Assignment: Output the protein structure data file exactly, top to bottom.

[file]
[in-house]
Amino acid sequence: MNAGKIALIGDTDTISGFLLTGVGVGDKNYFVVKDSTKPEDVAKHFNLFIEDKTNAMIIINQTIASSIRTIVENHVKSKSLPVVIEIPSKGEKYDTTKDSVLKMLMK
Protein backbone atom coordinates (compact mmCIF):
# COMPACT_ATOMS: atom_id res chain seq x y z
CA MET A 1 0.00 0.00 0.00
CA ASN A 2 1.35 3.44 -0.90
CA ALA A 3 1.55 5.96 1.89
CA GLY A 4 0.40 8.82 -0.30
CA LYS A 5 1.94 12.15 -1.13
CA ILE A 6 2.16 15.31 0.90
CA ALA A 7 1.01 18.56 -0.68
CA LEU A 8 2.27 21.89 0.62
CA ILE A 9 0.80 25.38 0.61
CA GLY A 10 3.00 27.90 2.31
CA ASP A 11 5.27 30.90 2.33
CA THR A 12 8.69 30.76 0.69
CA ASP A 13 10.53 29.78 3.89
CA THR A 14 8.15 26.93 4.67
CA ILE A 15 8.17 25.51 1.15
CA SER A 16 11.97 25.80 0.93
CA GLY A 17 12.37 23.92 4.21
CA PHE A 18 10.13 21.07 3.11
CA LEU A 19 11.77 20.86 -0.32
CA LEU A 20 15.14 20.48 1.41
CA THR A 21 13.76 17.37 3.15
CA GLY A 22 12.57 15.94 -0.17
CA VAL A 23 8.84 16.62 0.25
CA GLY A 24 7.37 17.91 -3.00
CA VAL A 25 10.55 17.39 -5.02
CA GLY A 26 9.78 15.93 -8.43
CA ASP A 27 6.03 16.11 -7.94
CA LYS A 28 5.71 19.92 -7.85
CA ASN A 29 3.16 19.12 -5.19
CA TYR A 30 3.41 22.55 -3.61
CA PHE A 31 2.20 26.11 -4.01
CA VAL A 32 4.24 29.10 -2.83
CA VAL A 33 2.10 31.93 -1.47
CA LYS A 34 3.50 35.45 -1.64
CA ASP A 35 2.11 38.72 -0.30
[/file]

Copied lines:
[in-house]
Amino acid sequence: MNAGKIALIGDTDTISGFLLTGVGVGDKNYFVVKDSTKPEDVAKHFNLFIEDKTNAMIIINQTIASSIRTIVENHVKSKSLPVVIEIPSKGEKYDTTKDSVLKMLMK
Protein backbone atom coordinates (compact mmCIF):
# COMPACT_ATOMS: atom_id res chain seq x y z
CA MET A 1 0.00 0.00 0.00
CA ASN A 2 1.35 3.44 -0.90
CA ALA A 3 1.55 5.96 1.89
CA GLY A 4 0.40 8.82 -0.30
CA LYS A 5 1.94 12.15 -1.13
CA ILE A 6 2.16 15.31 0.90
CA ALA A 7 1.01 18.56 -0.68
CA LEU A 8 2.27 21.89 0.62
CA ILE A 9 0.80 25.38 0.61
CA GLY A 10 3.00 27.90 2.31
CA ASP A 11 5.27 30.90 2.33
CA THR A 12 8.69 30.76 0.69
CA ASP A 13 10.53 29.78 3.89
CA THR A 14 8.15 26.93 4.67
CA ILE A 15 8.17 25.51 1.15
CA SER A 16 11.97 25.80 0.93
CA GLY A 17 12.37 23.92 4.21
CA PHE A 18 10.13 21.07 3.11
CA LEU A 19 11.77 20.86 -0.32
CA LEU A 20 15.14 20.48 1.41
CA THR A 21 13.76 17.37 3.15
CA GLY A 22 12.57 15.94 -0.17
CA VAL A 23 8.84 16.62 0.25
CA GLY A 24 7.37 17.91 -3.00
CA VAL A 25 10.55 17.39 -5.02
CA GLY A 26 9.78 15.93 -8.43
CA ASP A 27 6.03 16.11 -7.94
CA LYS A 28 5.71 19.92 -7.85
CA ASN A 29 3.16 19.12 -5.19
CA TYR A 30 3.41 22.55 -3.61
CA PHE A 31 2.20 26.11 -4.01
CA VAL A 32 4.24 29.10 -2.83
CA VAL A 33 2.10 31.93 -1.47
CA LYS A 34 3.50 35.45 -1.64
CA ASP A 35 2.11 38.72 -0.30